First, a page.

Conjugating Phrasal Verbs

Written by on October 13, 2019 in Natural Language Processing, Programming, Prolog with 0 Comments

In the last article, I showed how to generate verb conjugations in the “iLexicon” system. Today, let us see how this idea can be extended to English “phrasal verbs”.

According to Wikipedia:

“a phrasal verb is a phrase such as turn down or ran into which combines two or three words from different grammatical categories: a verb and a particle and/or a preposition together form a single semantic unit.”

I found this article quite informative.

Phrasal verbs add richness to the prose, and are therefore widely used. However, to use them correctly, we should understand where the corresponding “object” should appear in the sentence. Some phrasal verbs allow the object to appear between the main verb and the rest of the phrase, whereas others require the object to be placed after the phrasal verb. We will see some examples below.

“iLexicon” contains information about a few hundred phrasal verbs (this number is growing). Just as we can supply <Person, Number, Tense> to a single “verb” to get its conjugation, we can supply the same parameters to a “phrasal verb” in “iLexicon” and get its fully conjugated form. Note that since some phrasal verbs are “separable”, we will get multiple conjugations for the same parameters, depending on the positioning of the object.

Let us look at some examples. Instead of showing the Prolog REPL, this time I decided to build a simple Windows Forms application in C# using Visual Studio 2019. This app dynamically loads the Sicstus Prolog DLL and makes calls to the appropriate functions (to learn how to build Sicstus Prolog DLL on Windows, please see this article).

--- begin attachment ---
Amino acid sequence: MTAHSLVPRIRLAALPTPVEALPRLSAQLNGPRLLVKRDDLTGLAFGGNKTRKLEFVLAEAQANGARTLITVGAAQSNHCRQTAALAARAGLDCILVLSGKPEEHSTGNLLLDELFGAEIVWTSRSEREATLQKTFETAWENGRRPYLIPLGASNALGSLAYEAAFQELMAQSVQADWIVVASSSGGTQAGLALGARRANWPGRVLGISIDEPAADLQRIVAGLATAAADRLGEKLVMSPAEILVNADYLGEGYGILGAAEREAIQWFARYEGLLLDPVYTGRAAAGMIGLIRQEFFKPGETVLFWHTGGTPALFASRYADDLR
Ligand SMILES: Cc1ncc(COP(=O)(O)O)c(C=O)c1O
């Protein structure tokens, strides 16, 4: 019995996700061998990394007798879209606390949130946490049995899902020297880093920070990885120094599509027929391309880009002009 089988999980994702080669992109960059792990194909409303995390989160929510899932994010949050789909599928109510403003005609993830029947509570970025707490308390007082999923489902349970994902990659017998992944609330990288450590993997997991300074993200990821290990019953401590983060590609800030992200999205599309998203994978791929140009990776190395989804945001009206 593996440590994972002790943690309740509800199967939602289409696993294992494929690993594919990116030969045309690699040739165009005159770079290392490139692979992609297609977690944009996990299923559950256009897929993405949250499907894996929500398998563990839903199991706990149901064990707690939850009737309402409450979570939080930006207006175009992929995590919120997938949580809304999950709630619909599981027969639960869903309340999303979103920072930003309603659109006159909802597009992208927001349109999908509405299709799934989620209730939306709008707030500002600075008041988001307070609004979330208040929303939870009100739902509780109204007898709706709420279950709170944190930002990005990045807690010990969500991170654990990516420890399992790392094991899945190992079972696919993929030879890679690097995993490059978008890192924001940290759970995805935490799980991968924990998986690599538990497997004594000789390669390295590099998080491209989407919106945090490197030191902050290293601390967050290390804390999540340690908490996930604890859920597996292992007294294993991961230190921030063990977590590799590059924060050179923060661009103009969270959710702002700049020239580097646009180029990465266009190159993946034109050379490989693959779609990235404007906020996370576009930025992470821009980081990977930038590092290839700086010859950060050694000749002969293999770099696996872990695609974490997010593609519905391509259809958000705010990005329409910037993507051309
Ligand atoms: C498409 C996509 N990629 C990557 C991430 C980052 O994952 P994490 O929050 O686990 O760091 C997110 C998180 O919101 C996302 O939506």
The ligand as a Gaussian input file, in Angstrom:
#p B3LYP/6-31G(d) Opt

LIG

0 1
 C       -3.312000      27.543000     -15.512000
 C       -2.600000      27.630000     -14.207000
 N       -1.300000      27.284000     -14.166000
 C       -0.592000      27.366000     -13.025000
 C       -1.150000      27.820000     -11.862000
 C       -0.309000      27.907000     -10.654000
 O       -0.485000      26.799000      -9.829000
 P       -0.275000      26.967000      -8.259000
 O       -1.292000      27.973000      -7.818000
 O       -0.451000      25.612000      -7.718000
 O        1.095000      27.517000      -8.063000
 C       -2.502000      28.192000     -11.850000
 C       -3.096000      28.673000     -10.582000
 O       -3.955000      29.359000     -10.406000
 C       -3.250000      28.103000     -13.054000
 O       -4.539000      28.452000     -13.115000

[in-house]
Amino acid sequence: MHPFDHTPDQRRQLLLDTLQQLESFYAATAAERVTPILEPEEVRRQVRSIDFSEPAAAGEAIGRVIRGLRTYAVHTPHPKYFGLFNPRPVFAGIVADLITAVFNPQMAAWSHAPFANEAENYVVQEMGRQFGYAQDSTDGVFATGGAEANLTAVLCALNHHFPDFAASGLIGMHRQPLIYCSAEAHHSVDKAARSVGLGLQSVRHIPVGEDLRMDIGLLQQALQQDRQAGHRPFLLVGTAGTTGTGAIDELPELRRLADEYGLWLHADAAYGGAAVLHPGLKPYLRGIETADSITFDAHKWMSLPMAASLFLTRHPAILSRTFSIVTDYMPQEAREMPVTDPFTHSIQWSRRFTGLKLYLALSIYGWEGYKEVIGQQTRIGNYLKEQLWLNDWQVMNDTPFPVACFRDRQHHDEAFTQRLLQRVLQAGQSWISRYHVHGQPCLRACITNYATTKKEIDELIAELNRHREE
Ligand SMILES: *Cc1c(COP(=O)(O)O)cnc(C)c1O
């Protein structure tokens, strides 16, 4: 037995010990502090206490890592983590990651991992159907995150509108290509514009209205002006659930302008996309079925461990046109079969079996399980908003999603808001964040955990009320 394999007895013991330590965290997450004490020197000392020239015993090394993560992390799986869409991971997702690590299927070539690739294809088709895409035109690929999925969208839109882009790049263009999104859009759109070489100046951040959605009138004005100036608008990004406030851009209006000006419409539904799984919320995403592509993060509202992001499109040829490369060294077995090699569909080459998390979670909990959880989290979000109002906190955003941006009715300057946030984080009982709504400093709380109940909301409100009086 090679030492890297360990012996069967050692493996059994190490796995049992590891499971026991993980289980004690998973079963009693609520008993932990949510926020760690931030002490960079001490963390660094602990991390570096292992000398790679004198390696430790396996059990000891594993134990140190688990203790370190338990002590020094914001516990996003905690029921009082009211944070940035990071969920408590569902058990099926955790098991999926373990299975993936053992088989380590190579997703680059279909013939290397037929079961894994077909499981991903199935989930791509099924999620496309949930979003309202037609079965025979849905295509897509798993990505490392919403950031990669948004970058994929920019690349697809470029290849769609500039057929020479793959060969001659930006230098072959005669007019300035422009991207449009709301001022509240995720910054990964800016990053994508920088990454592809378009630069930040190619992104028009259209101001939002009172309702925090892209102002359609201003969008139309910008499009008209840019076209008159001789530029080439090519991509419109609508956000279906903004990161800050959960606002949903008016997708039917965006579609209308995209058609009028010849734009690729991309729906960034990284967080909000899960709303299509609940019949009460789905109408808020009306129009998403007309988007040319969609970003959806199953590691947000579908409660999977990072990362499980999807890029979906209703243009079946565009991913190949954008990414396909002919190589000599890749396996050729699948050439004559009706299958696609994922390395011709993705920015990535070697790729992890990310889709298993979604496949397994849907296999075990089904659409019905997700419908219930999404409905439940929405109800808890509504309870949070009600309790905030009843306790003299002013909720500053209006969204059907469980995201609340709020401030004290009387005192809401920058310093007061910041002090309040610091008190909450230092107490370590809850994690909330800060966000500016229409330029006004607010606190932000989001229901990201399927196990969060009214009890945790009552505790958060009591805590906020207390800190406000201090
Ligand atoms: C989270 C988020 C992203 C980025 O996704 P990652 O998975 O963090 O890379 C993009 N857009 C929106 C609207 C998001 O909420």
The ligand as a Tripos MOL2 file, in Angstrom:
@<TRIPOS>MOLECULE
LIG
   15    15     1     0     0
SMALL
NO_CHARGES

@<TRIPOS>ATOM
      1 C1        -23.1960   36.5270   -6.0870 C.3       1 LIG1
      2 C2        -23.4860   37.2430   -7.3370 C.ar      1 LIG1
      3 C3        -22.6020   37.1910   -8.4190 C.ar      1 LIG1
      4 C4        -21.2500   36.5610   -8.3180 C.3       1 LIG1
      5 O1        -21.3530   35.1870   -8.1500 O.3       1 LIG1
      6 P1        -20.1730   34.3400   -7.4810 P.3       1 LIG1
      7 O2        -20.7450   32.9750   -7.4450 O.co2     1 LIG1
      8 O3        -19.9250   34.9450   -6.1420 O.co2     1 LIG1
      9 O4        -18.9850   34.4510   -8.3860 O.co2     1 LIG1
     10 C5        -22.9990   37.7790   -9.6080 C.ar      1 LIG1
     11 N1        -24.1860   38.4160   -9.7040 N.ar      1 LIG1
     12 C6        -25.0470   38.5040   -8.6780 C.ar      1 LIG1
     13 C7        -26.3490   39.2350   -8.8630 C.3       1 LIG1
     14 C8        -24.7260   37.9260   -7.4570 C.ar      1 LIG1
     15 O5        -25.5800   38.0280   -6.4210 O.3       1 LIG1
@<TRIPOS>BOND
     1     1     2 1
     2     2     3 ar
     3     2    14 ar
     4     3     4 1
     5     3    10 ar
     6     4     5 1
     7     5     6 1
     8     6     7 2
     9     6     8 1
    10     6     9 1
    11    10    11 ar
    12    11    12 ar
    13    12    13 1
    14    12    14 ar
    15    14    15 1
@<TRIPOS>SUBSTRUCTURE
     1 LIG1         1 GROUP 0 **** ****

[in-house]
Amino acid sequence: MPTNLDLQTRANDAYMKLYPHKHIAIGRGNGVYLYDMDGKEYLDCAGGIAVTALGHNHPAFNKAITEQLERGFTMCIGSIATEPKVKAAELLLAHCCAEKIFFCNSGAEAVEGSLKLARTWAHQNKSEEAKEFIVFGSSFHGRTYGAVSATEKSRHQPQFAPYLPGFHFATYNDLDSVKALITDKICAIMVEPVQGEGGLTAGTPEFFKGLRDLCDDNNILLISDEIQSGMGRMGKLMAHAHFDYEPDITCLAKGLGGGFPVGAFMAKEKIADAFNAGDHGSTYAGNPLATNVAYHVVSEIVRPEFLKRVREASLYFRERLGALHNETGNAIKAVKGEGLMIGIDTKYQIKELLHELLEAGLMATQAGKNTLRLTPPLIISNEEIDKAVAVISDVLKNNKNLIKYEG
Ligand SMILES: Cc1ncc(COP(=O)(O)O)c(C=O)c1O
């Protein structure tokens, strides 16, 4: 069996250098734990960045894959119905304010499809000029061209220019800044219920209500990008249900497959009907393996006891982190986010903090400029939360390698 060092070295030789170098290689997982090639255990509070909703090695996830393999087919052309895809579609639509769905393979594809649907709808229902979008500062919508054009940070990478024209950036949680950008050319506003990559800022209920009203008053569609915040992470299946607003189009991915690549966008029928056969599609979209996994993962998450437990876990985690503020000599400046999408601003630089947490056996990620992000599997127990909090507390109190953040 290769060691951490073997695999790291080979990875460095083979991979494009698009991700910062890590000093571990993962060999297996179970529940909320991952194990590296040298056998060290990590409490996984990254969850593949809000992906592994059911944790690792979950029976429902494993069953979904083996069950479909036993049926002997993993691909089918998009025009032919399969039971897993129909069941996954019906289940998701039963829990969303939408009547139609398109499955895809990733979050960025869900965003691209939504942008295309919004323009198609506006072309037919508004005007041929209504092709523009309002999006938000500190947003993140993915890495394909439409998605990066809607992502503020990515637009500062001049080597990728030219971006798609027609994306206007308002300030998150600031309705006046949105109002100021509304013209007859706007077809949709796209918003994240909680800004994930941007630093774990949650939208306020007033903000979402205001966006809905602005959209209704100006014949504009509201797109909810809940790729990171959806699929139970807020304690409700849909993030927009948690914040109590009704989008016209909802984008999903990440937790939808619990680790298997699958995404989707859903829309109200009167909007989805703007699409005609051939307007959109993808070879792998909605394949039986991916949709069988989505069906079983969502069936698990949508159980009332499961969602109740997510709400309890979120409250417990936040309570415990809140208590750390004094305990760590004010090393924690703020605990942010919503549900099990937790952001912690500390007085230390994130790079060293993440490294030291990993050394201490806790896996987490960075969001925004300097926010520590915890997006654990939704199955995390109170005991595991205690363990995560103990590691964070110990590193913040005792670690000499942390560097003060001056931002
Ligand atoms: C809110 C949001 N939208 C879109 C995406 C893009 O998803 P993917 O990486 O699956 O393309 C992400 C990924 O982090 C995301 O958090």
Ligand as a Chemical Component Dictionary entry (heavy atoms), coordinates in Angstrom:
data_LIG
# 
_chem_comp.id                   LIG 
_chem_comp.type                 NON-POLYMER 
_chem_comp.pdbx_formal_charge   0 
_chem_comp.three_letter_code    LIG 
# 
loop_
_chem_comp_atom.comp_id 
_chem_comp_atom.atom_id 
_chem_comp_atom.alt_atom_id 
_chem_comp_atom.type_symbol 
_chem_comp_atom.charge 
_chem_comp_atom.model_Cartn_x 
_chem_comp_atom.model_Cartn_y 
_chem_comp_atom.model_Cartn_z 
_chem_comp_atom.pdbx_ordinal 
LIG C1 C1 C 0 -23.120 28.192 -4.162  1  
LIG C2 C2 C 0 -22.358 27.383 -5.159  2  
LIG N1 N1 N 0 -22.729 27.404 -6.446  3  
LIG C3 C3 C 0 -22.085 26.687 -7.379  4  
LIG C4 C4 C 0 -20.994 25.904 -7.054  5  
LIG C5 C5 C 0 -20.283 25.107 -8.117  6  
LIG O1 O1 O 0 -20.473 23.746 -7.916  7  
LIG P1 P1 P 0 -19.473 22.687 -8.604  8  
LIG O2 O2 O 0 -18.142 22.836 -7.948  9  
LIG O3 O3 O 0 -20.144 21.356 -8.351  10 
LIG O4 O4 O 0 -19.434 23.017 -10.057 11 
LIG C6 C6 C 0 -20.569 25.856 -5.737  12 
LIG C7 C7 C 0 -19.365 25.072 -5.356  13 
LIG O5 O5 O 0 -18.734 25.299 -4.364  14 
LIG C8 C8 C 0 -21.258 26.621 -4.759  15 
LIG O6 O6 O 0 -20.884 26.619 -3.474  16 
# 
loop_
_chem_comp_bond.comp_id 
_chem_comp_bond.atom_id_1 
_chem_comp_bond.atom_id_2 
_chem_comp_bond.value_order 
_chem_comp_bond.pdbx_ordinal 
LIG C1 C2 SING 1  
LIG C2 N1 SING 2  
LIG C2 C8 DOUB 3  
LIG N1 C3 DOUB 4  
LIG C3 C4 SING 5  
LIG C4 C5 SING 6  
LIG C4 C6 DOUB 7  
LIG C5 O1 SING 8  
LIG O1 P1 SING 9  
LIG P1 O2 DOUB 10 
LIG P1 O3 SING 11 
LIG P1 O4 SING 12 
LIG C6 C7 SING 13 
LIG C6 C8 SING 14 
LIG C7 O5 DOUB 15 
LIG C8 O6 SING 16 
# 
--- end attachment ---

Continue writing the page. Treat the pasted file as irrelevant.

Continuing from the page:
Here is the first example:

Conjugating Phrasal Verb

Conjugating Phrasal Verb

This simple app allows us to select a phrasal verb from the list that “iLexicon” contains in its KB. We can also specify one of the 16 tenses supported (see the earlier article for the list of tenses). The object required to complete the usage of the phrasal verb can be entered in the “Object” edit field. For simplicity, I am assuming a fixed subject called “Mary” (3rd Person Singular). When we click “Apply”, the system generates the correct instantiations of the selected phrasal verb based on the supplied parameters and displays that information in the text area at the bottom. 

This first example shows the phrasal verb “break into”.

The second example, given below, is about the phrasal verb “pay off”. 

Conjugating "Pay Off"

Conjugating “Pay Off”

As this example shows, this phrasal verb is separable and hence we get two ways in which we can use it.

And here is our third and final example:

Conjugation of "Turn on"

Conjugation of “Turn on”

This is also quite similar to “Pay off” in that it is separable. 

The challenge in automatically conjugating such phrasal verbs is in identifying the main verb and knowing whether it is separable or not. iLexicon’s knowledgebase contains detailed information about many common phrasal verbs, thus enabling automatic conjugation based on <Person, Number, Tense> triple.

I mentioned earlier that the Prolog engine is invoked by my Windows Forms app through a DLL. The actual Prolog predicate that does the job of conjugating a phrasal verb is shown below:

Prolog Predicate

Prolog Predicate

The above is just one of the many predicates exposed via the DLL. Of course, I had to solve some interesting parameter passing challenges between the C++ DLL and the C# application. But that is the fun of being a software developer!

That is it for today. Have a great weekend!


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